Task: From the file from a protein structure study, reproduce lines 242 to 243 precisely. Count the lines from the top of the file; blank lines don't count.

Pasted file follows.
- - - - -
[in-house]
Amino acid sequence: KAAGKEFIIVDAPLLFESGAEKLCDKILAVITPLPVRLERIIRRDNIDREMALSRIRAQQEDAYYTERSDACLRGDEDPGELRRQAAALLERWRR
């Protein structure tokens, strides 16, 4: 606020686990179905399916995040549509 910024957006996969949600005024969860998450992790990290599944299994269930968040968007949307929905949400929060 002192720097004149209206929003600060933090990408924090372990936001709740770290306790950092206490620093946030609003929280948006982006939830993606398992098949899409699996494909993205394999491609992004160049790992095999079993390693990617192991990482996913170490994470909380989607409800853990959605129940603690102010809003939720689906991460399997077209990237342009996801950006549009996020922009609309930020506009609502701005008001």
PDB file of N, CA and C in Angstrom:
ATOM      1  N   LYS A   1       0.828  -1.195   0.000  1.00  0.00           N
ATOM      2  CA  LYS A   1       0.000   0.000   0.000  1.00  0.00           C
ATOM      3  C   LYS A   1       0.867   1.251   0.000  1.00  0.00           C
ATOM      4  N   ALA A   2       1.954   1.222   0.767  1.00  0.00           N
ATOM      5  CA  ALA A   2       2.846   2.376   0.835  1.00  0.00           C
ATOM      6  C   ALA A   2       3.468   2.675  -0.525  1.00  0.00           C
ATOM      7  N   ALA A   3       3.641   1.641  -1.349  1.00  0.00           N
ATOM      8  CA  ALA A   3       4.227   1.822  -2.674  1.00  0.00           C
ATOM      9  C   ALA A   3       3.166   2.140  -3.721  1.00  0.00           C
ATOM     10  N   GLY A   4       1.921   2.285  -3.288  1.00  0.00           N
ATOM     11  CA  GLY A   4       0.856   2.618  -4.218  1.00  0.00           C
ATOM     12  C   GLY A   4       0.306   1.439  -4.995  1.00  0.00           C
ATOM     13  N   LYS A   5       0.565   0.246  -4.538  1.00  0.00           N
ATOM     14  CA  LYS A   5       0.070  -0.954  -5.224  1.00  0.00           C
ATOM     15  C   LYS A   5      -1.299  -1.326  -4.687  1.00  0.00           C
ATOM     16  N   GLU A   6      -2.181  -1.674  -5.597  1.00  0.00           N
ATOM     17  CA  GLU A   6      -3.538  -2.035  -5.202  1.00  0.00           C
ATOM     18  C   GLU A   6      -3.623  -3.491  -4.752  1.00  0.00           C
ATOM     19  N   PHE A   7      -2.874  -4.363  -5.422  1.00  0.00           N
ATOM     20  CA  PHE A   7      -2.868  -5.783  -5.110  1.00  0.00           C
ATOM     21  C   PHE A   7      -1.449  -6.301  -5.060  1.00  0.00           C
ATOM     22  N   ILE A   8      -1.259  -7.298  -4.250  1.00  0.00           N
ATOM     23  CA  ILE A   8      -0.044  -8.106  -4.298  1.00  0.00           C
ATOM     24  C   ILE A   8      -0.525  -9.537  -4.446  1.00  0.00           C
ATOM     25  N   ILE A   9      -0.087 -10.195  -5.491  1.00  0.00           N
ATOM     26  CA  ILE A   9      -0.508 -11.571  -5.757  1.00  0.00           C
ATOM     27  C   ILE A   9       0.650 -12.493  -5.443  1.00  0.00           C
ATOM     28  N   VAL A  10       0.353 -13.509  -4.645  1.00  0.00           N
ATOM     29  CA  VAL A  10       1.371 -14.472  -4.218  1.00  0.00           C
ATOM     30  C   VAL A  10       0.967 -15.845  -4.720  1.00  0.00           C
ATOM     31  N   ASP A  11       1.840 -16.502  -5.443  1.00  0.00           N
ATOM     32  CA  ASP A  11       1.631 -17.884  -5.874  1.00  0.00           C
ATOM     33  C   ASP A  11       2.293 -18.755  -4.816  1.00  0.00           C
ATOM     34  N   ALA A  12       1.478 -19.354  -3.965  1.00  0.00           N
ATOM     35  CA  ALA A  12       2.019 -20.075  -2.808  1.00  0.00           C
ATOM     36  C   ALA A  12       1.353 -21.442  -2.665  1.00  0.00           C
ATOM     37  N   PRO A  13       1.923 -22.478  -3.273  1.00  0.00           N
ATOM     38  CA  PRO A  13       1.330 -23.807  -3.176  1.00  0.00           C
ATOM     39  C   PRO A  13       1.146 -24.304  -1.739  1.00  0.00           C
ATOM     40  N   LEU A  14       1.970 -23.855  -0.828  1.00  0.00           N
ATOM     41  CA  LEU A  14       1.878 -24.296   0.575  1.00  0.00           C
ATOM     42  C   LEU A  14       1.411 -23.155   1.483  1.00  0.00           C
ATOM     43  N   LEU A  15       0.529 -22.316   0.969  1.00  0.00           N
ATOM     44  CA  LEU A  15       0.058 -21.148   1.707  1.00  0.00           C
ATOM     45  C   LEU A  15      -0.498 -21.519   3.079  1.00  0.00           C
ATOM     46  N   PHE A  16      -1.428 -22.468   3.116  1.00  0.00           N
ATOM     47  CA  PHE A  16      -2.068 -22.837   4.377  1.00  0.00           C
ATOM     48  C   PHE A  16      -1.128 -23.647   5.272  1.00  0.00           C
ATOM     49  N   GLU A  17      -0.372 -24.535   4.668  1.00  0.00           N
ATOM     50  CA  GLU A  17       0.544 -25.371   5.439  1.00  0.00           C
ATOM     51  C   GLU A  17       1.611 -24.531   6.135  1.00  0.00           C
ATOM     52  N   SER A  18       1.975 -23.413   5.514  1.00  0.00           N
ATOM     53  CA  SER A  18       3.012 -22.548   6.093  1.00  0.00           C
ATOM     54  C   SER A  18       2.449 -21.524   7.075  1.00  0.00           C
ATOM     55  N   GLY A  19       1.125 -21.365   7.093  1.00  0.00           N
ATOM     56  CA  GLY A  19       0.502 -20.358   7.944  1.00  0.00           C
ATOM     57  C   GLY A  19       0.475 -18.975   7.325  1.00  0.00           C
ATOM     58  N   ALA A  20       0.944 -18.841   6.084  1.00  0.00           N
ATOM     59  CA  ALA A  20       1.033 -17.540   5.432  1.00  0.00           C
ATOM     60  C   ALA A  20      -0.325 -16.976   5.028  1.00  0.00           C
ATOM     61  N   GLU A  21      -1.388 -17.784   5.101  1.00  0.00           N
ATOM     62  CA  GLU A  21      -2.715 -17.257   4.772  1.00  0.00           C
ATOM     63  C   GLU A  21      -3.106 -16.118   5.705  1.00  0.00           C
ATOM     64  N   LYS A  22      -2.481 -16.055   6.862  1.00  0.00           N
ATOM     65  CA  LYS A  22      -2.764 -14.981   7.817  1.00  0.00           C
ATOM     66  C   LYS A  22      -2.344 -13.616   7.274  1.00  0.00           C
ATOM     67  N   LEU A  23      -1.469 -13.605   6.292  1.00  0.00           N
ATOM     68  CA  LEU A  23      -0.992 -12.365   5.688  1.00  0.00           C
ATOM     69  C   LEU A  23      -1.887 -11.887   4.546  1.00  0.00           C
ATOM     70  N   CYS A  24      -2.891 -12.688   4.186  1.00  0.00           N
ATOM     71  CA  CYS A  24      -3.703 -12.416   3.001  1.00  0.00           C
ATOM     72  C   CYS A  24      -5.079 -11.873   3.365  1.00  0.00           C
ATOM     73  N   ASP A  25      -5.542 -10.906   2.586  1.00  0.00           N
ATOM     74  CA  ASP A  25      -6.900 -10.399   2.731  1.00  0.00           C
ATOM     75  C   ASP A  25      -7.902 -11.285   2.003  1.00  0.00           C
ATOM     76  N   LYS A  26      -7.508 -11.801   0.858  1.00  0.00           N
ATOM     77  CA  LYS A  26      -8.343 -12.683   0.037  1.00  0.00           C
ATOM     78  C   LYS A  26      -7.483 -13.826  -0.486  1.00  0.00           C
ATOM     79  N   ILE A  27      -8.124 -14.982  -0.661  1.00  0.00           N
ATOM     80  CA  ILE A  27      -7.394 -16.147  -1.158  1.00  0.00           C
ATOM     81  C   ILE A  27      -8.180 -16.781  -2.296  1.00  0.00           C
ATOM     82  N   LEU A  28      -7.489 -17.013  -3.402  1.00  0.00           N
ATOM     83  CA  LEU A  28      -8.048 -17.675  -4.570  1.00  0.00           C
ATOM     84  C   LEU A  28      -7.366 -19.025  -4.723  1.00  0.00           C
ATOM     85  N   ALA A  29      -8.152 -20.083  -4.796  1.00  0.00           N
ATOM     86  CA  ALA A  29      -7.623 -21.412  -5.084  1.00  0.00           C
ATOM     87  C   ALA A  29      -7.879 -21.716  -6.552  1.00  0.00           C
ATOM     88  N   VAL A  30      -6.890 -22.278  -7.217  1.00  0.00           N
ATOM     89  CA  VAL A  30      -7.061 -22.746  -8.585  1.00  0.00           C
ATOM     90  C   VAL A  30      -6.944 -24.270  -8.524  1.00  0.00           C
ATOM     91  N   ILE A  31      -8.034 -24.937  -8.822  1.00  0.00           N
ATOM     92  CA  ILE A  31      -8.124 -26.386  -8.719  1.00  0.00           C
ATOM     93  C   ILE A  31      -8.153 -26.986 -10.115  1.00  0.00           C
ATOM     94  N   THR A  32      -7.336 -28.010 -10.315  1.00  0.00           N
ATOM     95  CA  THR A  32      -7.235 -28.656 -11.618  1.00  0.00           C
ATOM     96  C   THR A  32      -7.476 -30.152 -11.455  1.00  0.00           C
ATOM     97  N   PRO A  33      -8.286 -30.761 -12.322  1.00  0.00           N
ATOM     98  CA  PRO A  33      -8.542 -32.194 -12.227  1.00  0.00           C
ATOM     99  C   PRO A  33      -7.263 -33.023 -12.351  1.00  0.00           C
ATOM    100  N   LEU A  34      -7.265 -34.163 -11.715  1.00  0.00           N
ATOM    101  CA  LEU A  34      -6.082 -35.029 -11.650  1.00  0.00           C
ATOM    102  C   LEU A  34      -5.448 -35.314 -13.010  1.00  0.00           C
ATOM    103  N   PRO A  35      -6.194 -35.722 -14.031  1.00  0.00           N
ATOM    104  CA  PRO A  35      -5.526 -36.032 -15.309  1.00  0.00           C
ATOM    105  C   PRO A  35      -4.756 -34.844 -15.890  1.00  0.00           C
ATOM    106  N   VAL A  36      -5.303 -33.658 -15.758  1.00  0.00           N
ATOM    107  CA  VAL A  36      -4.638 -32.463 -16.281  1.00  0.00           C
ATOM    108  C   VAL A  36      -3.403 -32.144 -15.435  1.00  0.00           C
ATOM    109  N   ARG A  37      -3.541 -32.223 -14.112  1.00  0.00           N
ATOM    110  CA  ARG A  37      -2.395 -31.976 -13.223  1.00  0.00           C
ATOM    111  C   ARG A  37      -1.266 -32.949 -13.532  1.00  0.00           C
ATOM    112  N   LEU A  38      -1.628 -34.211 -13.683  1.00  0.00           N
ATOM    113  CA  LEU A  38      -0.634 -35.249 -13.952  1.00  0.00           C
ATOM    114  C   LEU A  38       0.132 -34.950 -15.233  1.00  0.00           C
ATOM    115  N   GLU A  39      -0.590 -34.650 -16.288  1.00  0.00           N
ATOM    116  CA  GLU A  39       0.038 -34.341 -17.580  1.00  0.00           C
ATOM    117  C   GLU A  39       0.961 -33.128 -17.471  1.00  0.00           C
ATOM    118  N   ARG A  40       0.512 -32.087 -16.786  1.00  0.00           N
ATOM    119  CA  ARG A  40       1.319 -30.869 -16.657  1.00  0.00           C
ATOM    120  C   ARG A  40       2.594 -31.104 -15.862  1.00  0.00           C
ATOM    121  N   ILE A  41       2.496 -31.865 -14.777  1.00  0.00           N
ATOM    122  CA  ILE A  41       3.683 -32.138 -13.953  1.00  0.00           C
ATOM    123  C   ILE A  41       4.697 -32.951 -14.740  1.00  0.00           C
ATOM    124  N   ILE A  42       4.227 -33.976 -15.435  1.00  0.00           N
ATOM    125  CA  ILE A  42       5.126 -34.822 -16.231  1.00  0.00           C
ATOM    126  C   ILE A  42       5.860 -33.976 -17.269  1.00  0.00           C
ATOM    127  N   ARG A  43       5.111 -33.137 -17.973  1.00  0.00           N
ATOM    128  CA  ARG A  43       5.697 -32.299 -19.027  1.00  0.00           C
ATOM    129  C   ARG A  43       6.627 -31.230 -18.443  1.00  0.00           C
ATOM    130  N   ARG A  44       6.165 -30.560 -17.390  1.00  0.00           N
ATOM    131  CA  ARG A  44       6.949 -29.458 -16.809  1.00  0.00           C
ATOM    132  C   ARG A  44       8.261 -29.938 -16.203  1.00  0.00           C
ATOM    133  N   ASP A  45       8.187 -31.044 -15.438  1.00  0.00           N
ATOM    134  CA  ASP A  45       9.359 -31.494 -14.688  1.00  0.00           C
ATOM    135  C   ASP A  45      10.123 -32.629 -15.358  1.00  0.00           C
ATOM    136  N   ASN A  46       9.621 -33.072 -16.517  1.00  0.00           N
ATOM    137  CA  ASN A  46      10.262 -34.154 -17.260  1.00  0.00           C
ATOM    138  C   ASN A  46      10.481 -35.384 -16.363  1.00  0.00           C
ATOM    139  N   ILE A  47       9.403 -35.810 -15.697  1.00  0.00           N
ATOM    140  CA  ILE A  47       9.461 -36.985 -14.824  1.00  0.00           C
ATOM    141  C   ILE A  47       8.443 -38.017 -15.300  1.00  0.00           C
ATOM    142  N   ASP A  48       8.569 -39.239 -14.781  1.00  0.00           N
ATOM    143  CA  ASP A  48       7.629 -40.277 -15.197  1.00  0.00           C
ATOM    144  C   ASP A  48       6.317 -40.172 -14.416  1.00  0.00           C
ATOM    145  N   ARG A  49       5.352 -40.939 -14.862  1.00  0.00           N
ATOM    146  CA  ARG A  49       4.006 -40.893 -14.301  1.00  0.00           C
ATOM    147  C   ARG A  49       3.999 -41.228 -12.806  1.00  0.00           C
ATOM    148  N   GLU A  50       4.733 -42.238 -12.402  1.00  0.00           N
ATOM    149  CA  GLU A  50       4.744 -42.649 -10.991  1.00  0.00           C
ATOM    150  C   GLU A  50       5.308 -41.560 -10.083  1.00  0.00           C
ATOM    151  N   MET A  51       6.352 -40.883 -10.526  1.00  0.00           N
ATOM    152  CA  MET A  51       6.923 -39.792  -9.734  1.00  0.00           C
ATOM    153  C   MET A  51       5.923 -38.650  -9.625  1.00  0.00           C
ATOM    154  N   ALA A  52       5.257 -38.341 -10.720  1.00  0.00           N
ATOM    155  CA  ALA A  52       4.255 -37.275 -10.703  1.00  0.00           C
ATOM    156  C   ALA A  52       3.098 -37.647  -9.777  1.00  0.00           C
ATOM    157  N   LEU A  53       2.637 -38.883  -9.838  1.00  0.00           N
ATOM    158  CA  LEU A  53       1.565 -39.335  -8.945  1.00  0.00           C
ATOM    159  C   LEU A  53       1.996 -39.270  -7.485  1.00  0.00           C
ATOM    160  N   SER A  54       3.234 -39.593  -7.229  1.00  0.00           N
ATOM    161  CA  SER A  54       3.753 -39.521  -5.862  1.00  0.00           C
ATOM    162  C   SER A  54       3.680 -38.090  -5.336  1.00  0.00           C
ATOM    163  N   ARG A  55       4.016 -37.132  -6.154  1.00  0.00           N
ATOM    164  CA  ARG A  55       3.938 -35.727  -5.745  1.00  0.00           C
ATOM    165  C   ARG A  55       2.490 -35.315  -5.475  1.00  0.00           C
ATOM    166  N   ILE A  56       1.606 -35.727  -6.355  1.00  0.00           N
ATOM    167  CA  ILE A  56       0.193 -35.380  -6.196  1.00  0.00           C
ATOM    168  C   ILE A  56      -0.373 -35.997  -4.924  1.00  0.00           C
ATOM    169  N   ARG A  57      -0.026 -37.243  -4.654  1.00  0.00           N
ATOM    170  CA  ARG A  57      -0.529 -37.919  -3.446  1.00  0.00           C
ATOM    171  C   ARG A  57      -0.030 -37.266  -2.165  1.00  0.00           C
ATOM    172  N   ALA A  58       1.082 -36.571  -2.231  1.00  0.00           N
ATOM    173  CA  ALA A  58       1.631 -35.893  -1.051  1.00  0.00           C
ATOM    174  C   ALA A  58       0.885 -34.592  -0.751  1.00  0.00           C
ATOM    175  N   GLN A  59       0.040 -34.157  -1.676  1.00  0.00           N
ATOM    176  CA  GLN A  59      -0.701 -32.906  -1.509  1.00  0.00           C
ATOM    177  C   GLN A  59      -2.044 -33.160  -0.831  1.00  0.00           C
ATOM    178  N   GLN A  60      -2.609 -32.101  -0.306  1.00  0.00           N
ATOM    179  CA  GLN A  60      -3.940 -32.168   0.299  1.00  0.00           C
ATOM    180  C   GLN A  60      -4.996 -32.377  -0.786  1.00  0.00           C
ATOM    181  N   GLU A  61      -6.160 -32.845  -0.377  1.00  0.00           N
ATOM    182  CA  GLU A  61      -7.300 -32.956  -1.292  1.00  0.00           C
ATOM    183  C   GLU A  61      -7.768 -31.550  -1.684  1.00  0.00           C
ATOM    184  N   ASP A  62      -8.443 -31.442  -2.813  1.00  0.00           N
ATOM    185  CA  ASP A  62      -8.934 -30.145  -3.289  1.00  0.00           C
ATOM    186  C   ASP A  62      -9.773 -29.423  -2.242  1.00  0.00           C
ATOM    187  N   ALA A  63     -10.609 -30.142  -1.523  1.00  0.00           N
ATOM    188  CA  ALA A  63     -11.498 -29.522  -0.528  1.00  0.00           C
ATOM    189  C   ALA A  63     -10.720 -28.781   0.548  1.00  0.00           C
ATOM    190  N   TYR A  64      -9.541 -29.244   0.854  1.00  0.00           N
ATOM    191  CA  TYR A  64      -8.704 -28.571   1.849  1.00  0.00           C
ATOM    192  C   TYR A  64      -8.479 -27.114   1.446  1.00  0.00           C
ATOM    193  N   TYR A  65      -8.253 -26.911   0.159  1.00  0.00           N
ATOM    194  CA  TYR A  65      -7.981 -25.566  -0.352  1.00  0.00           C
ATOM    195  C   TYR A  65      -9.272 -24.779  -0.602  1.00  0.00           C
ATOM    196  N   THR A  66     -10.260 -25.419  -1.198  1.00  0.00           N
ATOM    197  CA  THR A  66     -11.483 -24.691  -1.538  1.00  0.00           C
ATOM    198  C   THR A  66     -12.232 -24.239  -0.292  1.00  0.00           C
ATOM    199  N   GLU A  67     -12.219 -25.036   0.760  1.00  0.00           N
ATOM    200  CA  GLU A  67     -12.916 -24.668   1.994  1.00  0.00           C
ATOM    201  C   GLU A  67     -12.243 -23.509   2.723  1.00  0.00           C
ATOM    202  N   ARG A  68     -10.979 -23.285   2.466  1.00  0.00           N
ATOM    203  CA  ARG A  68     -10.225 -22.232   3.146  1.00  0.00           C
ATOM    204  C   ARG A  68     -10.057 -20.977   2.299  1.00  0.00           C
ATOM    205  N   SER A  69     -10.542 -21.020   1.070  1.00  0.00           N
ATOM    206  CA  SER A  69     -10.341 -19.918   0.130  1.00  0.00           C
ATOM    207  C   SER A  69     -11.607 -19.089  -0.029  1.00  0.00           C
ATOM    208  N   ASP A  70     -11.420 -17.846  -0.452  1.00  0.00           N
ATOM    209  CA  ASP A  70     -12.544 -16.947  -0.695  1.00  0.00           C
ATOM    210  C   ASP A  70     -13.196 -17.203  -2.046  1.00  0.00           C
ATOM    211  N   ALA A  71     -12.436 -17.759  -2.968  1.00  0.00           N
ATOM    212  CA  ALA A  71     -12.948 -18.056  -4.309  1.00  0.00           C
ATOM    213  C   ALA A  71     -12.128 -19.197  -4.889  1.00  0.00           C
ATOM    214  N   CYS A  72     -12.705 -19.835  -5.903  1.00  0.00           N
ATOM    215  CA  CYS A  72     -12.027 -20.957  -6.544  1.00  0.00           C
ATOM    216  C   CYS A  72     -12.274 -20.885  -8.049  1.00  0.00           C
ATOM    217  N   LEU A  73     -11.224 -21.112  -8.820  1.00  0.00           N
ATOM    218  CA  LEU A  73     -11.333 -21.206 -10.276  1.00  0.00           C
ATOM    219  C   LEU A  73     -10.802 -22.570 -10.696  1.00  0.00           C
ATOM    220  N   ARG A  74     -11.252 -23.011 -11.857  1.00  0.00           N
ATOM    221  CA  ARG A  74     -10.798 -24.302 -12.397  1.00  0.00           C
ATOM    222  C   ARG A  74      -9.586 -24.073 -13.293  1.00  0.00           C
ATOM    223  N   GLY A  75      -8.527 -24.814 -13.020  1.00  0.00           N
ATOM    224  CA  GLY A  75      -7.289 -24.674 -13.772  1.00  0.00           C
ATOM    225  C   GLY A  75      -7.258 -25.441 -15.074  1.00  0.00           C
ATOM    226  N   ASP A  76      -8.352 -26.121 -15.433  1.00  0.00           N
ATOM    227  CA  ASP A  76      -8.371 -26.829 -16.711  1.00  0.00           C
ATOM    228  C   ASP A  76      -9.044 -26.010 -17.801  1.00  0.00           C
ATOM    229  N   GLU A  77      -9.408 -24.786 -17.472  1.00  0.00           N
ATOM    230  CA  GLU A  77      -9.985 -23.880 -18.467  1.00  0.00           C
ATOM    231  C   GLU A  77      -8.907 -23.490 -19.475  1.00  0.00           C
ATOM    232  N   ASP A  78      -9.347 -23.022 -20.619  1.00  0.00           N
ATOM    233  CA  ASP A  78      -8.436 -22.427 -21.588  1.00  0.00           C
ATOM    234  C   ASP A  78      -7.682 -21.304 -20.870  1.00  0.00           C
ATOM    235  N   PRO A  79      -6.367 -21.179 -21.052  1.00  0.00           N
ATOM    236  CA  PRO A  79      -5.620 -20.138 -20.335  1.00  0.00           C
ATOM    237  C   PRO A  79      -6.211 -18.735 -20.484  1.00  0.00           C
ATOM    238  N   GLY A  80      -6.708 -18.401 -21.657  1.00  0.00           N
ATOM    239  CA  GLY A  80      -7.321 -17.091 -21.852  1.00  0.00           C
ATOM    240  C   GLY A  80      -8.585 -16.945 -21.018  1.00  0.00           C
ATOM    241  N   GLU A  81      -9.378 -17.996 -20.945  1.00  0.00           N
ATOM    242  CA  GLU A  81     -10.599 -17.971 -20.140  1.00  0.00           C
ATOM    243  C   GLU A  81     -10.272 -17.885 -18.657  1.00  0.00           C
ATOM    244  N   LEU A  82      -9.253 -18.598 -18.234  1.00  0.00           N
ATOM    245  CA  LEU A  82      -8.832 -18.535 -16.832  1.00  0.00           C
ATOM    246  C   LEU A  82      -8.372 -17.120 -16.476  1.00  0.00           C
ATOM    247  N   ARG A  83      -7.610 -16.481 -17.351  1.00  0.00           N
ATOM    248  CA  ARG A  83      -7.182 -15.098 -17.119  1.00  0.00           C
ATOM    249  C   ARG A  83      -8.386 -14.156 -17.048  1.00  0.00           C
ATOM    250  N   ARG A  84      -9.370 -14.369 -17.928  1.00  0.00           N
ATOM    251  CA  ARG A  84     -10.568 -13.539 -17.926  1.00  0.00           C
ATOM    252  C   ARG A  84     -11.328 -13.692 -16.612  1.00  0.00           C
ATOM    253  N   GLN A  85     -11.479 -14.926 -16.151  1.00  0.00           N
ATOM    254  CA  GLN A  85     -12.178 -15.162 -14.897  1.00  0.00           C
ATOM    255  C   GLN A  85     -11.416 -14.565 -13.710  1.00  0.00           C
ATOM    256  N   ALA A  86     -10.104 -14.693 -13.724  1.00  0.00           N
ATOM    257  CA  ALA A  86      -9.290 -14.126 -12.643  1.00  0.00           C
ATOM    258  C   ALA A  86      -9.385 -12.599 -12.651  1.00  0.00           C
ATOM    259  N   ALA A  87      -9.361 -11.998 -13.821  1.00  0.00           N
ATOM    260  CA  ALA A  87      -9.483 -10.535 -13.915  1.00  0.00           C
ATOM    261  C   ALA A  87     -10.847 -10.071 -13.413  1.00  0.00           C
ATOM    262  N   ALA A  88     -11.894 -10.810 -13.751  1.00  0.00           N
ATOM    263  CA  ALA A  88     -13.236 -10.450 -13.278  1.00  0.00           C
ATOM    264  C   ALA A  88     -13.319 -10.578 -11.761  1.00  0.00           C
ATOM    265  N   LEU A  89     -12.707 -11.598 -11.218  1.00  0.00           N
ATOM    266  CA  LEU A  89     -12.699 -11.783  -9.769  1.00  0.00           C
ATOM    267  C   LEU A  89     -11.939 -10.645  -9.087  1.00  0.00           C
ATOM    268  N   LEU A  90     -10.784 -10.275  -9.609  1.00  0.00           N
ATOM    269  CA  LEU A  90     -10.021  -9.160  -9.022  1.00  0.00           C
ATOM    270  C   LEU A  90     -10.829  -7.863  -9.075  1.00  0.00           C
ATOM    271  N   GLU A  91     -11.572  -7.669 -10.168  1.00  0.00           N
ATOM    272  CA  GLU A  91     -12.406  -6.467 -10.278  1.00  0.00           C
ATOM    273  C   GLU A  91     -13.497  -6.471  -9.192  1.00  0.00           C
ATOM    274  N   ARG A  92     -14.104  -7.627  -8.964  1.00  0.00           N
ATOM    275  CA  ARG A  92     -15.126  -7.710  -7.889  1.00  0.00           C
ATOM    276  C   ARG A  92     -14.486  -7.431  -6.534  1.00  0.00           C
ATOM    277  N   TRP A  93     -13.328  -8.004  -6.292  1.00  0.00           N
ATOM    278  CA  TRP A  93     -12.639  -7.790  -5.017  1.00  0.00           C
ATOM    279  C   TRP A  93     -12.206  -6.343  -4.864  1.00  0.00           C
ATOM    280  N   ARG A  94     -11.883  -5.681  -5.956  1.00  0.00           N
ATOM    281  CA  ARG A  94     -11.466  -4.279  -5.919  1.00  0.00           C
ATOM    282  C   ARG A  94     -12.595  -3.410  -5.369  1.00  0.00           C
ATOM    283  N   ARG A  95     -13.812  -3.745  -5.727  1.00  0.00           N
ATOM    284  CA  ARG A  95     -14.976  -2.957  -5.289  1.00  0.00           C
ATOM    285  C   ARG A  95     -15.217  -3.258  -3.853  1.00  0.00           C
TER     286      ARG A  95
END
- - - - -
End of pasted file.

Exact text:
ATOM    238  N   GLY A  80      -6.708 -18.401 -21.657  1.00  0.00           N
ATOM    239  CA  GLY A  80      -7.321 -17.091 -21.852  1.00  0.00           C